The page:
O’Brien joined the FMB staff in Richmond, Virginia, in 1976 as secretary of the denominational coordination department, which related to other Southern Baptist agencies and leaders.

O’Brien served as FMB executive vice president from May 1980 to December 1989. He also played a key role in raising funds for the International Learning Center, which was completed in 1984. The center provides training for IMB personnel going overseas.

After Mrs. O’Brien became executive director of the Southern Baptist Woman’s Missionary Union in Birmingham, Alabama, O’Brien became FMB executive director of public affairs serving from January 1990 until February 1991 while living in Birmingham.

O’Brien took early retirement from the Foreign Mission Board March 1, 1992, and became founding director of the Global Center at Samford University and missions professor at its Beeson Divinity School. Bill served on the board of directors of the Birmingham Civil Rights Institute for six years.

O’Brien later served as the inaugural Missions Scholar-in-Residence at Baylor’s Truett Theological Seminary, as adjunct professor at the John Leland Center for Theological Studies, and at Dallas Baptist University. He was president of the American Society of Missiology for the 2003-2004 term.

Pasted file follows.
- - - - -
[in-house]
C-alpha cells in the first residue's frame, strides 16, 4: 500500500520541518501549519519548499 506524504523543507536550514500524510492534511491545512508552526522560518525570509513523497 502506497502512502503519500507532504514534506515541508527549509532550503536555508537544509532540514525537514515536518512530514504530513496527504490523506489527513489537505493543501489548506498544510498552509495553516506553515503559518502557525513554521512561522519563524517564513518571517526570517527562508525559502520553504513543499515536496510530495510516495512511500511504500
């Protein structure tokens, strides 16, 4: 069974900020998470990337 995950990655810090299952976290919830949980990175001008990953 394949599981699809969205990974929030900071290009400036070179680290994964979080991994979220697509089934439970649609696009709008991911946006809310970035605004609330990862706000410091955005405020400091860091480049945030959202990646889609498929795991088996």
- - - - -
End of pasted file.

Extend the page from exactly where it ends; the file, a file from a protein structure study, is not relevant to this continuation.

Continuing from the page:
Following the tsunami that devastated Indonesia and other southern Asia regions in December 2004, the O’Briens served a year and a half in Banda Aceh, Indonesia, as volunteers providing trauma counseling, assisting women with securing small business loans and renovating buildings, among other humanitarian relief efforts. O’Brien helped assemble a community development network that continued providing aid in Indonesia.

The Texas Baptist Foundation presented O’Brien the 2015 Innovator Award for Creativity in Missions, which is presented to an individual or organization whose model for missions is an inspiration for others to adopt. O’Brien also was founding director of the Gaston Christian Center in Dallas.

Born in Fort Worth, Texas, O’Brien received the Bachelor of Science from Hardin Simmons University, Abilene, Texas, and the Bachelor and Master of Church Music from Southwestern Baptist Theological Seminary. He received an honorary doctorate from Hardin Simmons University. In 2001, Southwestern Seminary School of Church Music presented O’Brien a Distinguished Service Award.

Before missionary appointment in October 1962, O’Brien was interim Baptist Student Union director at Arlington (Texas) State University; minister of music for churches in Amarillo, Dallas, Pasadena, Childress and Pampa, Texas, and in Carlsbad, N.M.; youth director for several churches; and associate pastor in Pasadena, Texas.

O’Brien is survived by his wife of 10 years, Charmaine; children Denise O’Brien Basden (Paul); Erin O’Brien Puryear (Rick); and Ross O’Brien (Lisa); as well as six grandchildren and four great-grandchildren. He was preceded in death by his first wife of 56 years, Dr. Dellanna West O’Brien.

A celebration of O’Brien’s life will be held at 1:30 p.m., Monday, Feb. 10, at Wilshire Baptist Church, Dallas.